I thoroughly enjoyed this book and I’m so sorry I took so long to decide to give the series a try. Now, I just have to make time in my schedule to go back and read the first fifteen books. I can’t think of a single thing I’d change about the book – except I think it might be fun to have Mark more involved in Maisie’s case. I’m very happy to recommend this book!

I voluntarily read and reviewed an Advanced Reader Copy of this book. All thoughts and opinions are my own.
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LibraryThing member bookchickdi
It's been two years since we had a Maisie Dobbs fix, as author Jacqueline Winspear published a memoir last year in place of her annual Maisie Dobbs historical mystery.

In 2019's The American Agent, London was dealing with the Blitz, the nightly bombing of London. Maisie and her best friend
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Priscilla drove an ambulance ferrying injured civilians, and Pris was seriously burned as they pulled injured children out of danger. One of Pris' sons was seriously injured during the evacuation of trapped troops in Dunkirk. It was a harrowing time for Maisie and company.

In the new novel, The Consequences of Fear, private investigator and psychologist Maisie Dobbs has been pressed into service in the SOE (Special Operatives Executive) by her old comrade Robert McFarlane. She is tasked with psychologically evaluating people who will be sent into France as spies.

At the same time, her private investigation office has a new case- a young boy who has been acting as a messenger witnesses a murder but the police seem to be reluctant to admit that there was a murder. Maisie and her able assistant Billy Beale work to discover why and what connection it may have to the French resistance working in London.

Maisie's personal life has taken center stage in this novel. Her young adopted daughter Anna is growing very attached to Maisie and Maisie's father and stepmother, and Mark Scott, who works at the American embassy in London, has become an important part of Maisie's life. Is Maisie ready to let love back into her life after the tragic loss of her husband years ago?

The Consequences of Fear is vintage Maisie Dobbs. The juggling of her private investigation work and confidential government work is becoming increasingly more difficult, and with the war ramping up in Europe, the next novels in the series are sure to examine that.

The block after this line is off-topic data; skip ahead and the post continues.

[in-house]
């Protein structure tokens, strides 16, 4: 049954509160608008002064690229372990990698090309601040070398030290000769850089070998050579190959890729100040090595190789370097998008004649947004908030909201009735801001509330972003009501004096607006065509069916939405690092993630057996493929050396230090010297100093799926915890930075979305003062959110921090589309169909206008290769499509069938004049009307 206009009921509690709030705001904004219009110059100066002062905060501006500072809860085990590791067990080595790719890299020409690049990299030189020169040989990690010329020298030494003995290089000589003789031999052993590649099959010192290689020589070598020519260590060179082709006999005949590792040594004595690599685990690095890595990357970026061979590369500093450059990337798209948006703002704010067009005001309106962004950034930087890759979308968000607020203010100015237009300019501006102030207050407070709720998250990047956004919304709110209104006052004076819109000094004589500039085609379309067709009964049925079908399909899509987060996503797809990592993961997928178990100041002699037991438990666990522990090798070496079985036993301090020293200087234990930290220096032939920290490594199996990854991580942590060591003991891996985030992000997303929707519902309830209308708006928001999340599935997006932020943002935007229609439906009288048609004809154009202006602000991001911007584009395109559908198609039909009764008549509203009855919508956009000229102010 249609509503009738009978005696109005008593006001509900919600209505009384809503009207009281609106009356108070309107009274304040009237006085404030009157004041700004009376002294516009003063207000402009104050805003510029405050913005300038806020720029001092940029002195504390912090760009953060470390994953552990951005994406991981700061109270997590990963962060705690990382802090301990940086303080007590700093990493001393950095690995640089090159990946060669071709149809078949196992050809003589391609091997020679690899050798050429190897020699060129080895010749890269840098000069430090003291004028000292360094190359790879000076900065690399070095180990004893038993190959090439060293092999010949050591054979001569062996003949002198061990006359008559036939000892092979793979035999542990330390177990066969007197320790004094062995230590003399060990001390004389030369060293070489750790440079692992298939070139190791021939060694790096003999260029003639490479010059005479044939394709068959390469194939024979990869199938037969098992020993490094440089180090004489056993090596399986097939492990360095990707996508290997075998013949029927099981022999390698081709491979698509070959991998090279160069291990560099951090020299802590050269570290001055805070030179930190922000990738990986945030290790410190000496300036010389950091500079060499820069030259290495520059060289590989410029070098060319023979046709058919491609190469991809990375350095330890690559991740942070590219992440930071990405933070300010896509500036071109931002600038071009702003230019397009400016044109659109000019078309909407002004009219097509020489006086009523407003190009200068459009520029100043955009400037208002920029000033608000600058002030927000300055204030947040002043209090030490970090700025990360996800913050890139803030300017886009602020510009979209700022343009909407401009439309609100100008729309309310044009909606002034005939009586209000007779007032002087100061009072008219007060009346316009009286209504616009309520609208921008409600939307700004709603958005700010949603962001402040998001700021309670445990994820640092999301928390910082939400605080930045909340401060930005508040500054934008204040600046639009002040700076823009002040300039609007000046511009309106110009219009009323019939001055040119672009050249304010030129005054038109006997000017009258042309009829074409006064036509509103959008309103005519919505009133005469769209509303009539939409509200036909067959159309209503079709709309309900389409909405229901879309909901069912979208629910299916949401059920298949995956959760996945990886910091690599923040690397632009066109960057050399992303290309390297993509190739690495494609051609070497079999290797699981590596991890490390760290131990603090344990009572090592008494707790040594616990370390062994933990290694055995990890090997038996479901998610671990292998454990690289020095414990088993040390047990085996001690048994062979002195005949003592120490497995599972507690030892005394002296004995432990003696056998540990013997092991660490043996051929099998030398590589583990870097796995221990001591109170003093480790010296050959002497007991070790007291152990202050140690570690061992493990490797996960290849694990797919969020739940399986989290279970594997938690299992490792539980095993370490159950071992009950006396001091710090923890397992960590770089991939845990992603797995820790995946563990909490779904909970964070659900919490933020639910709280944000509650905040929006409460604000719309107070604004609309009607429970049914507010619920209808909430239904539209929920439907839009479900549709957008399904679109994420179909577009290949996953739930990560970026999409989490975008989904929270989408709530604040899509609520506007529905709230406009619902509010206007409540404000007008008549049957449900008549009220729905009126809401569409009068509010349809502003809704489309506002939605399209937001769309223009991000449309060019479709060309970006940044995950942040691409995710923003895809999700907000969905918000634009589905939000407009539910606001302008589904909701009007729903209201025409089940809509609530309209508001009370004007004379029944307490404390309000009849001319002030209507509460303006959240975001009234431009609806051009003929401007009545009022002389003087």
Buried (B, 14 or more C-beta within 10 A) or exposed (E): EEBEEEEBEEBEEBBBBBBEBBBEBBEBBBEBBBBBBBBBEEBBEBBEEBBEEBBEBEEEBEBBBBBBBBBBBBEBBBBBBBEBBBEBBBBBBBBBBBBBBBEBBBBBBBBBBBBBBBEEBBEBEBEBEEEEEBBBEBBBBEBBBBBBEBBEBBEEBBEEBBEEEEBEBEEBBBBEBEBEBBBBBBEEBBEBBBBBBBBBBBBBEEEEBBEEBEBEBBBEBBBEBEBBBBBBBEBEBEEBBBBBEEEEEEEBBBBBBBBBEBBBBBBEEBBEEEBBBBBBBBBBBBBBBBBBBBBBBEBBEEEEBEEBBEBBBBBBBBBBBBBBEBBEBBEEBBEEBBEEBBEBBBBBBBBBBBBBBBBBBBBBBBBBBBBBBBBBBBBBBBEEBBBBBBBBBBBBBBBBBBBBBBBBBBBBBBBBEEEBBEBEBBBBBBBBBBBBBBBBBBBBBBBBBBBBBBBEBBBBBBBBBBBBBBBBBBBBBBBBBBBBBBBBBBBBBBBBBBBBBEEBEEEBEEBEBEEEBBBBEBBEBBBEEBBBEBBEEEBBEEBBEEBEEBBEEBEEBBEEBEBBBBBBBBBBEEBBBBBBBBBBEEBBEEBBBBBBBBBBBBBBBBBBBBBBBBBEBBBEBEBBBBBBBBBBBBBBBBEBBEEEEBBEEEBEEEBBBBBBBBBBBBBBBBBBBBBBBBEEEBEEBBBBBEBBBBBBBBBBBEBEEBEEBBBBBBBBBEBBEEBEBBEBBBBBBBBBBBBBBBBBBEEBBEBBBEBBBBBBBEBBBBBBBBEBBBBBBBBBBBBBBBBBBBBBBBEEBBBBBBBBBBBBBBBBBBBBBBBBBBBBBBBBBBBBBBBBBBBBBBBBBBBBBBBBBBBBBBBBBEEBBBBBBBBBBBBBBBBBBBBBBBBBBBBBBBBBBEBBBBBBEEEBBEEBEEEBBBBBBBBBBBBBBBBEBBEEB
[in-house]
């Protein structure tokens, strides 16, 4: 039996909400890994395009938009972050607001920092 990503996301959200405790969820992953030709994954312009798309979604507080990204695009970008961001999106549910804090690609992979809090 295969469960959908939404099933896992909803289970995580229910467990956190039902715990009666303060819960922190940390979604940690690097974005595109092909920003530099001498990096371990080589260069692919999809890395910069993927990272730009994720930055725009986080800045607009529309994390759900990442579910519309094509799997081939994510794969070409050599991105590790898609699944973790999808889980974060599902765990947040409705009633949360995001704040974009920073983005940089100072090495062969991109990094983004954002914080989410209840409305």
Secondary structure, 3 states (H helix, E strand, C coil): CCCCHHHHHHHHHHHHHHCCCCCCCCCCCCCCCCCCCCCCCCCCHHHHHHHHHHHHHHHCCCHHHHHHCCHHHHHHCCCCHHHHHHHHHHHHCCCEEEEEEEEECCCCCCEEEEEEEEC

This is the 16th novel in the series, and not one that you can jump into without having background on Maisie Dobbs. Start at the beginning and you'll find Maisie's story as fascinating as I do. It's one of the only series that I have read every book, and it's a terrific series for high school age young women to read, as Maisie is a terrific role model. It's also a great Women's History Month read. Maise Dobbs fans will be pleased with this one.
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LibraryThing member brangwinn
I finished the 16th book in the Maisie Dobbs series and did not feel satisfied. Winspear seemed to be weaving several storylines together to set the stage for a new direction. In 1941, Maisie Dobbs not only has her detective agency, but she is actively involved in in helping the British government
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decide if new recruits have the personality to be a spy in World War II. She finds herself helping a young, impoverished boy and his mother and sister. Of course, she is concerned about finding time to spend with her adopted daughter. While doing all this she is trying to keep a romance going with a US Air Force officer. I have no doubt that Winspear knows where she is going with this story and I look forward to what she has planned for Maisie in the next book.
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LibraryThing member hemlokgang
Not my favorite of the Maisie Dobbs series, yet I love the characters which populate these stories. In this installment Maisie saves another family, evaluates potential spies' suitability for heading to France during WWII, solves a murder, ponders being in love, and most importantly, comes to terms